A piece by Rosamund Urwin, one of many resident feminist “journalists” at The Times – the paper is never critical of feminism or feminists – in today’s Sunday Times. Back in March 2013, she attacked the newly-launched J4MB in a piece in the Evening Standard. My blog piece on the matter, published at the time, is here. Ms Urwin’s piece in today’s paper:
Paul Dacre and Charles Moore are no fans of the BBC. Hiring them could be kill or cure.
(J4MB: Either outcome would be fine with us, preferably the first.]
The metaphors have been apocalyptic. Appointing Charles Moore to be the next chairman of the BBC was, one insider said, “the nuclear option”; another dubbed it “the corporation’s Stalingrad”, while Conservative MP called it “incendiary”.
Throw in the prospect of Paul Dacre as chairman of the broadcasting regulator, Ofcom, they argued, and an “all-out war” was being waged on the broadcaster by the government, “the most concerted attack it has ever faced”.
Allies of both men, however, insisted that the appointments could prove inspired — and help save the corporation from extinction as it grapples with the streaming giants Amazon and Netflix.
Moore, a former Spectator and Telegraph editor, and Dacre, who edited the Daily Mail, are understood to be the government’s picks for the roles, which are political appointments, although technically the monarch approves the BBC role.
Moore, 63, has a deep antipathy for the BBC and was taken to court in 2010 for not paying the licence fee.
Dacre, 71, has used his rare speeches to attack the corporation, accusing its staff of believing “money grows on trees” and failing to represent public opinion.
When Moore’s name was mentioned as a possible successor to Sir David Clementi, BBC figures thought that it might be a political ruse: dangle the most unpalatable option to sweeten up staff to accept someone less objectionable.
George Osborne, the chancellor turned newspaper editor, and the former culture secretary Baroness Morgan had been mooted.
Others in the corporation had thought the government would pick a tech boss, given the threat posed by the subscription services based in America.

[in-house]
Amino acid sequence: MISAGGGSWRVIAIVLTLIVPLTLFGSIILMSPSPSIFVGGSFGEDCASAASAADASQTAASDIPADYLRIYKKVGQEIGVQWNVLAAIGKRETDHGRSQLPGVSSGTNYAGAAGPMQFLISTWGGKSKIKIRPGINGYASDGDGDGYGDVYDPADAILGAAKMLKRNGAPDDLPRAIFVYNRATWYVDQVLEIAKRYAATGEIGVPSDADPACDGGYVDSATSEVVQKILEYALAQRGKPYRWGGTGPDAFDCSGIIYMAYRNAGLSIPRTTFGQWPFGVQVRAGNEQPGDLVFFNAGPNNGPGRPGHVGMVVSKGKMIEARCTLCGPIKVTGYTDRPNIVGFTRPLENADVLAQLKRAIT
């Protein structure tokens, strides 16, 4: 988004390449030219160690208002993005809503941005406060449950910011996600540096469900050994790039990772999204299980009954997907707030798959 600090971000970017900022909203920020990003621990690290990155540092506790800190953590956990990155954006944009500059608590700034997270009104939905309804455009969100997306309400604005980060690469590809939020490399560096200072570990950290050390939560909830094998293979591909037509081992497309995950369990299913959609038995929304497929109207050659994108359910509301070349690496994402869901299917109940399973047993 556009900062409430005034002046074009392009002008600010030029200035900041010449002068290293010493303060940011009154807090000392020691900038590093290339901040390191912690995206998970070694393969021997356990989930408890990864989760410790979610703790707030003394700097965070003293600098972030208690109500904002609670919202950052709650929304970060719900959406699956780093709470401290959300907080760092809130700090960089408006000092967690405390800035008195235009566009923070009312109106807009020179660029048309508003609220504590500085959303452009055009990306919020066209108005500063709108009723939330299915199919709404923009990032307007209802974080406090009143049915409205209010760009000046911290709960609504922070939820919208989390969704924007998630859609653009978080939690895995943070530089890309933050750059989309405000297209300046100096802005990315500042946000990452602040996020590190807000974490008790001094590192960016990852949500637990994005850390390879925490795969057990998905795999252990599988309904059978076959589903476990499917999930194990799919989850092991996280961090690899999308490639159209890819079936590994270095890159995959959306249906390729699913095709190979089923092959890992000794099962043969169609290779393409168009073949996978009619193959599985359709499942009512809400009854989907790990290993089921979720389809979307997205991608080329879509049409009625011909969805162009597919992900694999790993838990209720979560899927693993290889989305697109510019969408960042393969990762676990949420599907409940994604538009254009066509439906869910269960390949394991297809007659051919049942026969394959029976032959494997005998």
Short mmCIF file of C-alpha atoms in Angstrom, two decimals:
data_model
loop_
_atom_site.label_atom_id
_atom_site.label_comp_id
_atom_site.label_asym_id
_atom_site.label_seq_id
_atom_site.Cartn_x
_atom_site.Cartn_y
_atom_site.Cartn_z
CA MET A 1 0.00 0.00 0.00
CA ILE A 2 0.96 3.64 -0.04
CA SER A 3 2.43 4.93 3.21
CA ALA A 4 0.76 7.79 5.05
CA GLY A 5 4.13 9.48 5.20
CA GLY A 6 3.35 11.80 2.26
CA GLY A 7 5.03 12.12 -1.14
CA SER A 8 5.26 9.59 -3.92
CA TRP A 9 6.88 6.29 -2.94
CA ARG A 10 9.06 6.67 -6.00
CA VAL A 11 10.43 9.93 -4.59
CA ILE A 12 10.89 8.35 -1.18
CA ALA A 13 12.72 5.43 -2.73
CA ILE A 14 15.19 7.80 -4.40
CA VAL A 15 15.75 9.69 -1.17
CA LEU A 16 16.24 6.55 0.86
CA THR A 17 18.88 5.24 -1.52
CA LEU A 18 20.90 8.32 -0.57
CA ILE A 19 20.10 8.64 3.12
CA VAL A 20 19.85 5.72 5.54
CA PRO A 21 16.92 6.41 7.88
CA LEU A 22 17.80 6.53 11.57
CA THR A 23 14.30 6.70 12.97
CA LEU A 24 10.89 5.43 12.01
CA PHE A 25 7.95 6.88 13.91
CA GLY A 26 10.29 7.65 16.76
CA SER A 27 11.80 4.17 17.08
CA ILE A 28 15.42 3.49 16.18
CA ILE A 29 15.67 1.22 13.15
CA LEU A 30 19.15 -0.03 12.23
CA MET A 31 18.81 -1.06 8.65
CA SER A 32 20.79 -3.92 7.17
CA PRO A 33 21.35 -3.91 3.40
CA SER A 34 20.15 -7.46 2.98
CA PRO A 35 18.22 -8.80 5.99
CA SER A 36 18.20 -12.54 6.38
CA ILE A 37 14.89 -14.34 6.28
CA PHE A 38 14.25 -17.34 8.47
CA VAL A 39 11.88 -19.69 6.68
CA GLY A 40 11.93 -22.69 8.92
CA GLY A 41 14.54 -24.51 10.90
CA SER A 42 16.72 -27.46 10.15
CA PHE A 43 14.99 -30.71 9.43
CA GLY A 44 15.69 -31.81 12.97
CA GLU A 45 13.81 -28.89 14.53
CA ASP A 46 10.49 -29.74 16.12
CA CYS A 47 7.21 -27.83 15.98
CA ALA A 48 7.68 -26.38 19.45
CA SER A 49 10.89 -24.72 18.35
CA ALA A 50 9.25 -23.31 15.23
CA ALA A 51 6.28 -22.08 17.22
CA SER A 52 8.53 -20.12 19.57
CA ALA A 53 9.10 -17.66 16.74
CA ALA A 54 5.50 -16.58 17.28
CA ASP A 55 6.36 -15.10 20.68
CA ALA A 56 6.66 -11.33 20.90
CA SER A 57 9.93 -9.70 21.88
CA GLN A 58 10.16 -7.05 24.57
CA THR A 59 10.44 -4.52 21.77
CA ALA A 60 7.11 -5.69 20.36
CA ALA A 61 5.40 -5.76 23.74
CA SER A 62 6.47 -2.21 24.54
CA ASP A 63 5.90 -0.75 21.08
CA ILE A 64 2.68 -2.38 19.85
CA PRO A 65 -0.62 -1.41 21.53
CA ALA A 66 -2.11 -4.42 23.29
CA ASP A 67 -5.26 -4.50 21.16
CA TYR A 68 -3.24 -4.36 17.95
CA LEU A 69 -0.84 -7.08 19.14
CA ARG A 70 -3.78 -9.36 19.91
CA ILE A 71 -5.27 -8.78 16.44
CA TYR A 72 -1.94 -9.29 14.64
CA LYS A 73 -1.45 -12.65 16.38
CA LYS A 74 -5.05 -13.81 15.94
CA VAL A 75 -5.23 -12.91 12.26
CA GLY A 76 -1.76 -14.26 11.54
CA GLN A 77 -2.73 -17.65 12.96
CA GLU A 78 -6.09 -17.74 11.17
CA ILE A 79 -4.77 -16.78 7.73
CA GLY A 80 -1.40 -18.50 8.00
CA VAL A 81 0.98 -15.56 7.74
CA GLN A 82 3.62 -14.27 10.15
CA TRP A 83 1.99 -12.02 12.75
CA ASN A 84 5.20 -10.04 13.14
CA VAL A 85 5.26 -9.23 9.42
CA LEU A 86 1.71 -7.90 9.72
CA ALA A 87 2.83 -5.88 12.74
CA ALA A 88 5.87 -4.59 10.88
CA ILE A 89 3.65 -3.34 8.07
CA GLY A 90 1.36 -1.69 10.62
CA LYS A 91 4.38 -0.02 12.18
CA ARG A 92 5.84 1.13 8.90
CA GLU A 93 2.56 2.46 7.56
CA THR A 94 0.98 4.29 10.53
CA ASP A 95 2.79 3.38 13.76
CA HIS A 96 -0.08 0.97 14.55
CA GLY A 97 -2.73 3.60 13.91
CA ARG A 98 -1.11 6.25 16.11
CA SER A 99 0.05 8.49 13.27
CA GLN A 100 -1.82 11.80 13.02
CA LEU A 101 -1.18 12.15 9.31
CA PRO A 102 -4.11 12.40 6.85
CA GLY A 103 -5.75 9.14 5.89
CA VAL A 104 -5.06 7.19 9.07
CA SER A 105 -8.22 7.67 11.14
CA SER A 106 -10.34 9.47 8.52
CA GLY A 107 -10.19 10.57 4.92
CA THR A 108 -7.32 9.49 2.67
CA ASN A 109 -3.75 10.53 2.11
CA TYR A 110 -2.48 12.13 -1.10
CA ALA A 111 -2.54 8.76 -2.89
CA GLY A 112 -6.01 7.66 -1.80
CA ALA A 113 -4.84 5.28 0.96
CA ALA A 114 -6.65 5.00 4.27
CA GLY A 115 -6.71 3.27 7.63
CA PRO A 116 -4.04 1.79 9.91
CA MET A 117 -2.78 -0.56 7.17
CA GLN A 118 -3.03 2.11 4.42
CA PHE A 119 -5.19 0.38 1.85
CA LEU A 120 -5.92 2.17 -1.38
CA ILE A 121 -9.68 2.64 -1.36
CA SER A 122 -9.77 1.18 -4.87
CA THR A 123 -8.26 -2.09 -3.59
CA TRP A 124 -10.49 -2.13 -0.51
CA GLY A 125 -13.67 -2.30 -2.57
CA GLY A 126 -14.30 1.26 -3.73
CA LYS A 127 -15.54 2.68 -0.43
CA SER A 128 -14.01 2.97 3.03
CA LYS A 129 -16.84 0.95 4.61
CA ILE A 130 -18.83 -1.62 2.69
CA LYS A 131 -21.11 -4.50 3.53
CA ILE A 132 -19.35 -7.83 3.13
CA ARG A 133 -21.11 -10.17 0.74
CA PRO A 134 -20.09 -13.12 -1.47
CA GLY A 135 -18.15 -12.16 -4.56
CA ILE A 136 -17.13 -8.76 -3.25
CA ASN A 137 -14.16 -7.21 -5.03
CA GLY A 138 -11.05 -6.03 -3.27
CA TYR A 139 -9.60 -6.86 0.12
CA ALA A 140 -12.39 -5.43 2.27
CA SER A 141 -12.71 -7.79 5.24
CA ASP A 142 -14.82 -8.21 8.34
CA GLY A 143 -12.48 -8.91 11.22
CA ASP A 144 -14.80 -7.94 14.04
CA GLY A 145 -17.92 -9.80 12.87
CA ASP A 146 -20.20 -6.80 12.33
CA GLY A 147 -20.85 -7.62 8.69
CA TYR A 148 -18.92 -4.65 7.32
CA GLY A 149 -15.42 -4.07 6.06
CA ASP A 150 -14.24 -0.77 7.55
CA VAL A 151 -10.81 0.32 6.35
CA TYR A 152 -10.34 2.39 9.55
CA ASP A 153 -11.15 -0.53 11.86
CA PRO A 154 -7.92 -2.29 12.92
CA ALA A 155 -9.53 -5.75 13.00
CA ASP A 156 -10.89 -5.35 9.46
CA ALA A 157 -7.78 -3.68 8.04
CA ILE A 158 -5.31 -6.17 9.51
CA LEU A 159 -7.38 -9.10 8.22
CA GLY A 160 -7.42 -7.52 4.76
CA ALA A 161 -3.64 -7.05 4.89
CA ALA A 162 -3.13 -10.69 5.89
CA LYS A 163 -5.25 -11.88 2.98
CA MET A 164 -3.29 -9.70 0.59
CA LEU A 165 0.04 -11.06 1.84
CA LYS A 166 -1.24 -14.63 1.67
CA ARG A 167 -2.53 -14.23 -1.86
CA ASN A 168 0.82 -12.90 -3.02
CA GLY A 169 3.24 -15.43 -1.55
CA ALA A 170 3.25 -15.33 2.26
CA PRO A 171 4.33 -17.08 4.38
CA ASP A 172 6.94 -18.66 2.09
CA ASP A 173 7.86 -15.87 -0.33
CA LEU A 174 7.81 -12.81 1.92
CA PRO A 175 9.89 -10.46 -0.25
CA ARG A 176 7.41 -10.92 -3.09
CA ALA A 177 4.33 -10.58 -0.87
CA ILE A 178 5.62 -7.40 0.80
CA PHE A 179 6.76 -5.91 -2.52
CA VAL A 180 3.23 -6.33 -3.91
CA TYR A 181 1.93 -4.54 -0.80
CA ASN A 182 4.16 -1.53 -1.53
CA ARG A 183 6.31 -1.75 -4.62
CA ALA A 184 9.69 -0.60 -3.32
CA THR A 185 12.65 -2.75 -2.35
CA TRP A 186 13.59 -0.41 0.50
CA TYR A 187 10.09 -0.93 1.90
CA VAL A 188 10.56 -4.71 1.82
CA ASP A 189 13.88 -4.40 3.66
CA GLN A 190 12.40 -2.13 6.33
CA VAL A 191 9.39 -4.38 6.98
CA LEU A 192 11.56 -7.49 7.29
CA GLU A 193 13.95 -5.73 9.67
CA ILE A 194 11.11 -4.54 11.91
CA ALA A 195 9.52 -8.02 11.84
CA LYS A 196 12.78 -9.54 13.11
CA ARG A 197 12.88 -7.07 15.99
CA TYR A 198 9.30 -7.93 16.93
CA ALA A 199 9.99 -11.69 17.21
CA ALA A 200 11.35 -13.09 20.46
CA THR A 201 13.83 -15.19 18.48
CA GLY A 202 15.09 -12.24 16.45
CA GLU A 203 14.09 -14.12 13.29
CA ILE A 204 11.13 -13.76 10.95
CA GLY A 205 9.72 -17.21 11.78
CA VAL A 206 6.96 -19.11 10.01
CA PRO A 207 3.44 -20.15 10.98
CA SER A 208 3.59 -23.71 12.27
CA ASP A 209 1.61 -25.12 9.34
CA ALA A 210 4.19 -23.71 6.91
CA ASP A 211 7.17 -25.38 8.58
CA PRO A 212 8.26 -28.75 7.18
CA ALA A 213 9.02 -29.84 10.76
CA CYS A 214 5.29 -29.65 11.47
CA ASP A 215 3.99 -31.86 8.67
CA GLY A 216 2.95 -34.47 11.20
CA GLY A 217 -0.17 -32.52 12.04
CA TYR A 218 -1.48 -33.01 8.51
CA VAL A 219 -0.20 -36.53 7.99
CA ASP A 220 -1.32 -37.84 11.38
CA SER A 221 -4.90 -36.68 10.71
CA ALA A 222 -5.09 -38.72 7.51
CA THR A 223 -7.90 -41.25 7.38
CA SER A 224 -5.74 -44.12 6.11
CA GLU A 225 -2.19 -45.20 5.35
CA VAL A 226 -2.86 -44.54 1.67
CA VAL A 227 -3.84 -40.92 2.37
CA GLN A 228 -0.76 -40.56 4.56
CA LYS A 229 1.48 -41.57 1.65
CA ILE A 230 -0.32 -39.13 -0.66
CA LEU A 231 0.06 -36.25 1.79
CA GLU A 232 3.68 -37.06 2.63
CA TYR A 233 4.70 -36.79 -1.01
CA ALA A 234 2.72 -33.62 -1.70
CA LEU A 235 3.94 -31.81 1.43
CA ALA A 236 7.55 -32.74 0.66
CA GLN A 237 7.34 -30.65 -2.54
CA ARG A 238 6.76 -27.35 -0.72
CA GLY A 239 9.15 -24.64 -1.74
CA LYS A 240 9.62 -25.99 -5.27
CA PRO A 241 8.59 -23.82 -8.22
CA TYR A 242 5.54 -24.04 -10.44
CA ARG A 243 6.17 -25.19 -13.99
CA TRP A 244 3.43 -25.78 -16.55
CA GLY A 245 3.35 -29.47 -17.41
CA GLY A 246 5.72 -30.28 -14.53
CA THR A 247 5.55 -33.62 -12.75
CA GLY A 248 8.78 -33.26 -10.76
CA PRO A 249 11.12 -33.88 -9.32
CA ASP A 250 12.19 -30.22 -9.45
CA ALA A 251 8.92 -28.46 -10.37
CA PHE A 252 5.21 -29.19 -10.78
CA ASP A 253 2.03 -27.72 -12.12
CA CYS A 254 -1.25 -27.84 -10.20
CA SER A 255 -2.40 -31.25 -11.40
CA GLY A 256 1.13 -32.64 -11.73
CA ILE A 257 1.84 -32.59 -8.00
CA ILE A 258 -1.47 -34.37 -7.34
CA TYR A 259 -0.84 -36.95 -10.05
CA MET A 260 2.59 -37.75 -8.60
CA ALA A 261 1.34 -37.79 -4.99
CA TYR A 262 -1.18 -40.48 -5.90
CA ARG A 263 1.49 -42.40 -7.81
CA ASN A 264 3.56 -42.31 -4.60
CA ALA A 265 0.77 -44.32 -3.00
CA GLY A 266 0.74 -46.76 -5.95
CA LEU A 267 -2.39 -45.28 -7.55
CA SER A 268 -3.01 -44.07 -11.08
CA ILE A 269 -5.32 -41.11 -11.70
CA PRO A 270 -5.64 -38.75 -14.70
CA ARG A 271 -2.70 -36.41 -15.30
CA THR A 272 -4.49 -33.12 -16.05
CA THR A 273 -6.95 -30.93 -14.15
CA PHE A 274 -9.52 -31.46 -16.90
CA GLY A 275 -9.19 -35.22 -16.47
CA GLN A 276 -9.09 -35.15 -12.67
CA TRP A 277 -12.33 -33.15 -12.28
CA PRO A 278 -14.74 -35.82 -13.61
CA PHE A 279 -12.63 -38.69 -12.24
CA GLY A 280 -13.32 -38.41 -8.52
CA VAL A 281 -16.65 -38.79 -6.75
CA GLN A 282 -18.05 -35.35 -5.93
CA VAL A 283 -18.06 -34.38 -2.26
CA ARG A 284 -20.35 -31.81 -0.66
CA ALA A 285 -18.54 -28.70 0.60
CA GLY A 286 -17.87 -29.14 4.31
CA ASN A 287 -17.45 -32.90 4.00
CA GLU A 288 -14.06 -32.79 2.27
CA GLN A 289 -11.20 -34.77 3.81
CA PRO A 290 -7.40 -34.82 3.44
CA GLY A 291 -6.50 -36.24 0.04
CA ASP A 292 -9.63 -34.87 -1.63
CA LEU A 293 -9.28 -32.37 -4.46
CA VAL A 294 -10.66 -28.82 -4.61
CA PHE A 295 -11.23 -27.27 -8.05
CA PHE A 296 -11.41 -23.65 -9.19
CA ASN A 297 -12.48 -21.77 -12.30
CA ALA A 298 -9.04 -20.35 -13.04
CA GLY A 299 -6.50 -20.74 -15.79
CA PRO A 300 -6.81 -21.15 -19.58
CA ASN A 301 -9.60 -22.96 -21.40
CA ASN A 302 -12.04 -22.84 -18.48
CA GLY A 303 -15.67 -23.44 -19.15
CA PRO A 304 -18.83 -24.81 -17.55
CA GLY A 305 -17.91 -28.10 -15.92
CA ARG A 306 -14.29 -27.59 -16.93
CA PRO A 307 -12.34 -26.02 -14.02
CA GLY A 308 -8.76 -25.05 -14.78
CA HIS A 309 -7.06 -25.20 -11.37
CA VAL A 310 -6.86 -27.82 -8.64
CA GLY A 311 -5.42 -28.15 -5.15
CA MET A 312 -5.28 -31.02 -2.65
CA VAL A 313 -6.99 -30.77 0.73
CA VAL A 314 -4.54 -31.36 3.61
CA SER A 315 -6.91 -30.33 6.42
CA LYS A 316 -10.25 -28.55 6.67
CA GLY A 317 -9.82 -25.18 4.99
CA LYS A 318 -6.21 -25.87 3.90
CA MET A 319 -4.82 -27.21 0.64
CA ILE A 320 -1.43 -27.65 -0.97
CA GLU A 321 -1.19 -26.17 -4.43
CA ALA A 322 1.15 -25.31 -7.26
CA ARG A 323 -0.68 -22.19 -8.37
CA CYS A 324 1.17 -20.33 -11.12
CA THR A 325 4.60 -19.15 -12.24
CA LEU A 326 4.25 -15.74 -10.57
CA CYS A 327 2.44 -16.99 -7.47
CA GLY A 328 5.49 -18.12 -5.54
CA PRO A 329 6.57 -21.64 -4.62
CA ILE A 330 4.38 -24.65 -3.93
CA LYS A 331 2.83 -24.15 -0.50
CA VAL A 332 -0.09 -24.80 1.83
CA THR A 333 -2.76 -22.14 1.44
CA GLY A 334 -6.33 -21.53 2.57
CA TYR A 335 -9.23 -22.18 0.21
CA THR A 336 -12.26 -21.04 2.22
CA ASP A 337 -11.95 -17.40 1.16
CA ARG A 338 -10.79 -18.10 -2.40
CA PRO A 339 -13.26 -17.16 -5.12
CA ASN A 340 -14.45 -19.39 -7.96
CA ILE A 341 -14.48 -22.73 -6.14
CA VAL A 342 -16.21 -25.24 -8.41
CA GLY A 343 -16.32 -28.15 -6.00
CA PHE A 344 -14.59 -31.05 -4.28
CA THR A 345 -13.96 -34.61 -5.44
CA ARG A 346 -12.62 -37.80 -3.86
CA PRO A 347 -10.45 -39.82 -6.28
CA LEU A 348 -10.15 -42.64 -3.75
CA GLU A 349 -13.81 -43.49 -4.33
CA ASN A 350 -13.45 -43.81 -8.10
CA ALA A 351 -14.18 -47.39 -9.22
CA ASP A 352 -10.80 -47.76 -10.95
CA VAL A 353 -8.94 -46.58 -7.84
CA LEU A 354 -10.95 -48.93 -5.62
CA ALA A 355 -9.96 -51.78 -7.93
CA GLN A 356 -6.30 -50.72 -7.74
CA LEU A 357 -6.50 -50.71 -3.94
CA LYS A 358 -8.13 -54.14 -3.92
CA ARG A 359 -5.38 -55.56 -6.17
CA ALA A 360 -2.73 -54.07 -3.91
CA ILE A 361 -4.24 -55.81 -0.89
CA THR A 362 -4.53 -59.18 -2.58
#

Why Moore? The Margaret Thatcher biographer is a Brexiteer, close to Boris Johnson, discreet and one of the BBC’s greatest critics.
“Boris trusts Charles in a way he doesn’t George,” said a Tory source. “Nicky [Morgan] was a safe pair of hands, but she wouldn’t challenge the BBC status quo.”
Sarah Sands, the former editor of BBC Radio 4’s Today programme, called the appointment of Moore “curiously rather Reithian” because he stood for “integrity and decency” like Lord Reith, the BBC’s founding father.
“This is an act of mischief: you have the BBC’s nemesis coming in as chairman, but he’ll want to restore the BBC to Reithian values that might seem stuffy to present staff.”
Others were critical. “This will shatter morale. People will leave, thinking: I won’t stay working here under Thatcher’s vicar on earth,” said a former employee of Moore’s.
“One of his main themes is hating the BBC. Charles is sinuous and charming. His handling of all this will appear terrifyingly reasonable. But he will gut the BBC, perhaps getting his revenge for its treatment of Thatcher.”
Julian Knight, Tory chairman of the digital, culture, media and sport (DCMS) committee, said: “ We don’t have a right of veto, but we can raise concerns and there are bound to be questions around transparency.”